Yesterday (8.23.18) I heard Rush Limbaugh say on his
radio program that even with evidence that Trump lied and did indeed break
campaign finance laws, the base of Trump supporters would not change their
opinion or drop their support for President Trump. Thankfully that base is
small as reviewed earlier this month "Trump's Dinky Base" (see below).
But it still amazes me how little the Republican leaders have to say on the
subject, heads deeply drilled into the sand, which is why voters need to
turn-out in droves for the mid-term elections and be sure to vote these
creepy people out of office. I guess that's why I was
glad to read the editorial in USA Today
and wanted to share it:
Paging all Republican members of Congress: Please report to the front desk to collect your spines
You will need them to fulfill your constitutional role as a co-equal branch of government. You will need them to defend the rule of law against a president who is unbeholden to the truth.
Might we suggest that now would be a good time to do this.
Under oath in federal court in New York this week, President Donald Trump’s former fixer, Michael Cohen, implicated the president in the commission of a federal crime. Cohen said then-candidate Trump directed him to make illegal campaign contributions — hush-money payments to two women — before the 2016 election. Most legal experts believe that a sitting president can’t be indicted and prosecuted. That leaves it to Congress to get to the bottom of things with hearings to examine the existing evidence, develop new evidence, and bring Cohen and others to the Capitol to testify — much as the Senate Select Committee on Presidential Campaign Activities did during Watergate, 45 years ago. And it’s up to Congress to lay down some red-line markers, sending a message that it won’t countenance any interference with special counsel Robert Mueller’s legitimate and vital Russia investigation, or any pardons the president might issue to protect himself.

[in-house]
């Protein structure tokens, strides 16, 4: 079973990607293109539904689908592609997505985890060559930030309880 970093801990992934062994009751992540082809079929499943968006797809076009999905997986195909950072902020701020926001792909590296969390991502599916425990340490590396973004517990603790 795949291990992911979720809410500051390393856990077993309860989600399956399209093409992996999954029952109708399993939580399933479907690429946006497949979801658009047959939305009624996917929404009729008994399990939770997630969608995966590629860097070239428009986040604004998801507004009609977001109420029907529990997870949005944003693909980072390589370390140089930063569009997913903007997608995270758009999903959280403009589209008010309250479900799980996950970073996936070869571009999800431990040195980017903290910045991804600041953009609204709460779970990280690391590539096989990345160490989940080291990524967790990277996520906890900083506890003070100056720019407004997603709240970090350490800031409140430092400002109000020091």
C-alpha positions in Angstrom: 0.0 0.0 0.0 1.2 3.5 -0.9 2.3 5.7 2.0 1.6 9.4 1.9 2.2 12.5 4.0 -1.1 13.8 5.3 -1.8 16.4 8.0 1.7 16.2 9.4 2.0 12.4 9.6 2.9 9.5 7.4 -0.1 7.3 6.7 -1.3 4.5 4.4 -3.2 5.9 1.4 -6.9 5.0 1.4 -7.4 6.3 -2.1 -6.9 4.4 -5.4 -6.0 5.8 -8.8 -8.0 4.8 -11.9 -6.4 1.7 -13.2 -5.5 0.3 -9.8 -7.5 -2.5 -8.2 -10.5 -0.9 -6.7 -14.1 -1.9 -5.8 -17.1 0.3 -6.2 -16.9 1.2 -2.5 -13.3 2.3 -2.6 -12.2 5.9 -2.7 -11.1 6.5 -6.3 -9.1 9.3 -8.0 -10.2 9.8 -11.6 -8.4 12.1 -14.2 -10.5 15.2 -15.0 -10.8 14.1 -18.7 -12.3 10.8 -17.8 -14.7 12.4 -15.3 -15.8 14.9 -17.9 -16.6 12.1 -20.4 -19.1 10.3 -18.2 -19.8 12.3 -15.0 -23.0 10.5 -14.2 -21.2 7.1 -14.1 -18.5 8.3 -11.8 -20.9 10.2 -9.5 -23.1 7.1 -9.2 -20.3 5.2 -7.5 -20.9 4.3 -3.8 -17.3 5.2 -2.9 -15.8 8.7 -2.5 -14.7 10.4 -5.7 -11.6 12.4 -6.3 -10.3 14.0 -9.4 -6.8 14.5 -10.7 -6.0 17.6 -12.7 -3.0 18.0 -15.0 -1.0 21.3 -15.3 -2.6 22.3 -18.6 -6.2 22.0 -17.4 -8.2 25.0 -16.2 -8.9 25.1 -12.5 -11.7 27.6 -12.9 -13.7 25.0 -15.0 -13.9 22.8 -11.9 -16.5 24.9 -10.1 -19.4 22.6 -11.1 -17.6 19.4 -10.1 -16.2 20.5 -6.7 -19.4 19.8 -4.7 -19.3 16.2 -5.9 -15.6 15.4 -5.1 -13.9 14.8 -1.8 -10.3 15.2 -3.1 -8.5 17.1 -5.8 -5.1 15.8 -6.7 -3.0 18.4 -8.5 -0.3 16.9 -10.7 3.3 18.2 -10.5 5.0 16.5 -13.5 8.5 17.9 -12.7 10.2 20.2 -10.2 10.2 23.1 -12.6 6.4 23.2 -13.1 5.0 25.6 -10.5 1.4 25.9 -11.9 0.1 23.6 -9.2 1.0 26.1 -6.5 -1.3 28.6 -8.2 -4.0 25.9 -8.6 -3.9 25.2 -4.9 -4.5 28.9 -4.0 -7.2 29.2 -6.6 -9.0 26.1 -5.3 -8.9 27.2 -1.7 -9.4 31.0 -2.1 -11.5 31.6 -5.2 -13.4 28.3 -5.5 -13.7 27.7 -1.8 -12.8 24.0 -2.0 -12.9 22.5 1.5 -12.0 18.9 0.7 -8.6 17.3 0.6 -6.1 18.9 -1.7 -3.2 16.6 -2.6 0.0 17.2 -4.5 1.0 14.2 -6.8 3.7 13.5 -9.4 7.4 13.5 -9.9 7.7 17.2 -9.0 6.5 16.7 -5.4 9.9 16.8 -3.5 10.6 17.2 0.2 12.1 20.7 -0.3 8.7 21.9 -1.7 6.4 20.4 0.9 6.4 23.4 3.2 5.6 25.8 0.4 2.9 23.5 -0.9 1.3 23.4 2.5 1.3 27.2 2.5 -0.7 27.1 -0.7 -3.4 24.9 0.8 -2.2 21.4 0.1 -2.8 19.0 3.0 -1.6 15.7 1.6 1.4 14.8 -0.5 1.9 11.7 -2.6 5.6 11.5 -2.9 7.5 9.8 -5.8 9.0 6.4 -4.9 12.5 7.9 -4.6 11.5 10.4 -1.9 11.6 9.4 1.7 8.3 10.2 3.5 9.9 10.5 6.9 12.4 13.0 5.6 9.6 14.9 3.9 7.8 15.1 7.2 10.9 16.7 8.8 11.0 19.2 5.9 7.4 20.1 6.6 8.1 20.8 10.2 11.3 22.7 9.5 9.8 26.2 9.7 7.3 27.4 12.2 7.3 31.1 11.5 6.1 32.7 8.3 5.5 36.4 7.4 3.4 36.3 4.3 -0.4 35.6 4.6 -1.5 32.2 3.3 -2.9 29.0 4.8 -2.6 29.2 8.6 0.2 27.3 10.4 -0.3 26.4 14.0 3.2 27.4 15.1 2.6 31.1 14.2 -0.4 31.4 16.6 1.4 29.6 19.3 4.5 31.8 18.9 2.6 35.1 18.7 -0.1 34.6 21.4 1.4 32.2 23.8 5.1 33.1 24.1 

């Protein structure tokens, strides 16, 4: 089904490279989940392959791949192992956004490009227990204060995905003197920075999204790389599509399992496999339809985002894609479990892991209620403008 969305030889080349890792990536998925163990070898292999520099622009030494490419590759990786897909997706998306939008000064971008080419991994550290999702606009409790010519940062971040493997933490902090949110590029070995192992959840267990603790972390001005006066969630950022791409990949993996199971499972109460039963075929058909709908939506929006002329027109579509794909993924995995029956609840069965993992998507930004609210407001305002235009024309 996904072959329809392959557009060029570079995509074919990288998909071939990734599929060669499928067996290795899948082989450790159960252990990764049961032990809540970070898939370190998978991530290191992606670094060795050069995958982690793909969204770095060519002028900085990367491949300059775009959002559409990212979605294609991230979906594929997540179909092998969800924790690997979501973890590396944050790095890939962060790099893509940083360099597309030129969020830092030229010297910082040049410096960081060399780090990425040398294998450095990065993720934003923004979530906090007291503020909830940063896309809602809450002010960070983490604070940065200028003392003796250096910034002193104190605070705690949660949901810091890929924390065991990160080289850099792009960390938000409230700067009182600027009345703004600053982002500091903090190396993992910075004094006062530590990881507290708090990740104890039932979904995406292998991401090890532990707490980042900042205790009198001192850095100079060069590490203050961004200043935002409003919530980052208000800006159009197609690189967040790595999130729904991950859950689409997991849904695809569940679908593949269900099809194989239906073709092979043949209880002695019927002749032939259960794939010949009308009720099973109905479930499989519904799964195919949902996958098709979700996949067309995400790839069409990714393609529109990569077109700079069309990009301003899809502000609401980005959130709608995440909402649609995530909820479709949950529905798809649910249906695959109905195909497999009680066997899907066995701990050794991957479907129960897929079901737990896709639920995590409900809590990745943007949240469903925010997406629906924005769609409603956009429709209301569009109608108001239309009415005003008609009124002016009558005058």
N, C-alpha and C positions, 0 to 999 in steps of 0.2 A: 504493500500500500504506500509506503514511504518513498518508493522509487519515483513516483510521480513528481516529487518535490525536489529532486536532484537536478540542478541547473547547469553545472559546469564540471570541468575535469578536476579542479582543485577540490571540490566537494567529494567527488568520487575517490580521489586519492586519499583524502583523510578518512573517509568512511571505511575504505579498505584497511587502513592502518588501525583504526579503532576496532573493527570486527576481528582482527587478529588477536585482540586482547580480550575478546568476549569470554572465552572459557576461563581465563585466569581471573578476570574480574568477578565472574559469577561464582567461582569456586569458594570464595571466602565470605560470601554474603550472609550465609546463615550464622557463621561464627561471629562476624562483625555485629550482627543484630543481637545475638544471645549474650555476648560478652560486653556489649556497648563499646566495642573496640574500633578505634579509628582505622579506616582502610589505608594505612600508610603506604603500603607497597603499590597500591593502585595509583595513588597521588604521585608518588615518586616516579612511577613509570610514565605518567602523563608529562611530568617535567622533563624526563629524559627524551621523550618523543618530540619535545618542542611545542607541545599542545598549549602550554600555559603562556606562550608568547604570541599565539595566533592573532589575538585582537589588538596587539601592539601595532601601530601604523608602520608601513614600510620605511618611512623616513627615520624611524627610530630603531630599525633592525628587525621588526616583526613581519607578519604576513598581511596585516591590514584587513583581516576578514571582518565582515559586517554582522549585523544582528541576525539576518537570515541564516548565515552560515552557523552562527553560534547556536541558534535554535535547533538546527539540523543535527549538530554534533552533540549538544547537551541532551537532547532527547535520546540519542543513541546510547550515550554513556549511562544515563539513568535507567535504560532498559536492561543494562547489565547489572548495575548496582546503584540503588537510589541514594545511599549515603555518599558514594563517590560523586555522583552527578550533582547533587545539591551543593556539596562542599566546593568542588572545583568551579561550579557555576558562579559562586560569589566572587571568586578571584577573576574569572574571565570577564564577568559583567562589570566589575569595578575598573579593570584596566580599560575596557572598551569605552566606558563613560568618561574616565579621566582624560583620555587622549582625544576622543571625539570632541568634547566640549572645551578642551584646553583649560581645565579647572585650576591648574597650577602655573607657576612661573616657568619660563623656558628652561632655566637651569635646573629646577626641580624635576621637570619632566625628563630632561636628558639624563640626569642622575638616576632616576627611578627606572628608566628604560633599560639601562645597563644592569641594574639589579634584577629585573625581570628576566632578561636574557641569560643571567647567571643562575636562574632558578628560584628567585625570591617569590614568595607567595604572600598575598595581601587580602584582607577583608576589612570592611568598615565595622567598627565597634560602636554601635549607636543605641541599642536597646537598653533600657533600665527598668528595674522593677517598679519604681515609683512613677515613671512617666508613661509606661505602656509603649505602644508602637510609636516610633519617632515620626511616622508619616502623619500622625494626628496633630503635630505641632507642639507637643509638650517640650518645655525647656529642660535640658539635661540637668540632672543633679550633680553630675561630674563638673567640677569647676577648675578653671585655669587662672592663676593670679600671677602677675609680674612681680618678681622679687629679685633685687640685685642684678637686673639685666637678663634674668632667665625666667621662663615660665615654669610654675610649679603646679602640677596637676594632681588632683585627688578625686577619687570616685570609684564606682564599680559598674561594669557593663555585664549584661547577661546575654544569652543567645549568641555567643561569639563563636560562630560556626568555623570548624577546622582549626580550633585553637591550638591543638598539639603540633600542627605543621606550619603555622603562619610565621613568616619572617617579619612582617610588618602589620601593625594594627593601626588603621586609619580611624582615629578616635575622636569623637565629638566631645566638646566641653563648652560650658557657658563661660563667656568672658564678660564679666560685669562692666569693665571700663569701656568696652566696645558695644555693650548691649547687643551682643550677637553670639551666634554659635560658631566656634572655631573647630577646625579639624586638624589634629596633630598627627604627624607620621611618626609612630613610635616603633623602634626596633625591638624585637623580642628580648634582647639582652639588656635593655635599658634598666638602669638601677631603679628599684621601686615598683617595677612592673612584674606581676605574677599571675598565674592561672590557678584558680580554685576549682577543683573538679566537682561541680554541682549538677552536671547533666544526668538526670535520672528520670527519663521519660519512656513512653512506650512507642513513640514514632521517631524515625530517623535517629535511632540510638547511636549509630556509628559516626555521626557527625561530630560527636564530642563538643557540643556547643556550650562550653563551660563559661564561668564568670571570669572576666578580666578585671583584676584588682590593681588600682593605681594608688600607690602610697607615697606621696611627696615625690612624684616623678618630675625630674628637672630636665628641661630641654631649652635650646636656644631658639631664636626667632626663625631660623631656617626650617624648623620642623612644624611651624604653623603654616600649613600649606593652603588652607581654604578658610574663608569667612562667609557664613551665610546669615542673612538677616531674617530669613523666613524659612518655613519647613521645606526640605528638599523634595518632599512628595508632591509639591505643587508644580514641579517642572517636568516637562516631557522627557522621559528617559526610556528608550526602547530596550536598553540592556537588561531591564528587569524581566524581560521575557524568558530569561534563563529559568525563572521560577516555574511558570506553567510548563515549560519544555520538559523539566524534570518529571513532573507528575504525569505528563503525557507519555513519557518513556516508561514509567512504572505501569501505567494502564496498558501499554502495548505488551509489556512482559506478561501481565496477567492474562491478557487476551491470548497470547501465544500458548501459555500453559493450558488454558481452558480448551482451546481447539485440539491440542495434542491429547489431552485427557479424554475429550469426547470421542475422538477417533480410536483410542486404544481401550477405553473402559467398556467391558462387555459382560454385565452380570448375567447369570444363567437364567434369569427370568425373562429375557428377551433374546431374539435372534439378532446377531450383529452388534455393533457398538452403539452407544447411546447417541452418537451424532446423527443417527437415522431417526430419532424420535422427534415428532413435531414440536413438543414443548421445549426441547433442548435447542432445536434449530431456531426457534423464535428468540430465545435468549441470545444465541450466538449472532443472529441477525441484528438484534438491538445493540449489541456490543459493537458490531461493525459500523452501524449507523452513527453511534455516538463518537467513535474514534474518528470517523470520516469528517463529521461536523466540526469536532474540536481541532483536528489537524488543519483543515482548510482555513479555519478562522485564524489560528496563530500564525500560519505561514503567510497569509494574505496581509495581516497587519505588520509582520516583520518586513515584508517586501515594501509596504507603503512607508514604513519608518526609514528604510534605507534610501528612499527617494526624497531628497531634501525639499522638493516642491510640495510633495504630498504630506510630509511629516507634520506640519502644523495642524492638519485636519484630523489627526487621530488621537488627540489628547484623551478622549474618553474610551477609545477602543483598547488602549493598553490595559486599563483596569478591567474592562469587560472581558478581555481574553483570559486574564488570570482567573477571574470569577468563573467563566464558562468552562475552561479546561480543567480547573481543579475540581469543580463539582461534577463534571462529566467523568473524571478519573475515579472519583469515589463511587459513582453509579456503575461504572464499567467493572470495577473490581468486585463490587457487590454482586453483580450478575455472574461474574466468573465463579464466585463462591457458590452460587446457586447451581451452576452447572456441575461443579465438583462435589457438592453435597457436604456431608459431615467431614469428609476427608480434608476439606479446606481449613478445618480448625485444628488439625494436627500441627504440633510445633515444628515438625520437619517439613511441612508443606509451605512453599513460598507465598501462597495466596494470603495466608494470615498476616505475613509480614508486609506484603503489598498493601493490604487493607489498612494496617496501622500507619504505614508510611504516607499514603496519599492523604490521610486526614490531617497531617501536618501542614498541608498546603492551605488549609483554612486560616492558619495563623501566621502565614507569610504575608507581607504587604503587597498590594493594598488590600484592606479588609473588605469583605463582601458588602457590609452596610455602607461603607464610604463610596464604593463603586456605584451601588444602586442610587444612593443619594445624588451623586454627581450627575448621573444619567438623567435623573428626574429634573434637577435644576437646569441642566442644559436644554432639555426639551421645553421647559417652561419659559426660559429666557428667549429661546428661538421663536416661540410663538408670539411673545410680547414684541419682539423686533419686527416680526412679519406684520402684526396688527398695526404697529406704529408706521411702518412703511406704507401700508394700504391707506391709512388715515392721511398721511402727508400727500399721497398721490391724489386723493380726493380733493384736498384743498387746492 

So far, though, the Cohen bombshell has mostly evoked the sounds of silence from the Republicans who run the House and Senate.
House Speaker Paul Ryan said he doesn’t yet have enough information about the payoffs to a former porn star and Playboy model. Perhaps this would be a good reason to hold hearings, would it not?
Senate Majority Leader Mitch McConnell, who actually has his chamber in an unusual August session, says he is too busy considering nominations and appropriations bills. Too busy to examine criminal allegations against the man who is now president? Too busy to put some boundaries around a president who has been caught in a bald-faced lie about whether he knew about the payments?
In prior years, Republican lawmakers have demonstrated no such reluctance to hold the White House accountable, so long as it was occupied by Democrats. Notably, they turned a terrorist attack on the U.S. compound in Benghazi, Libya, into a years-long episode of partisan shaming.
Imagine if Barack Obama or Hillary Clinton had been credibly accused of directing illegal payments to cover up affairs and deprive voters of potentially significant information. You can bet the GOP-controlled Congress would be cranking up its investigative machinery, if not the impeachment process.
Now, when there is credible evidence of criminal wrongdoing by the president, party leaders sit mute and meek. They humble their institution. History will not look kindly upon them.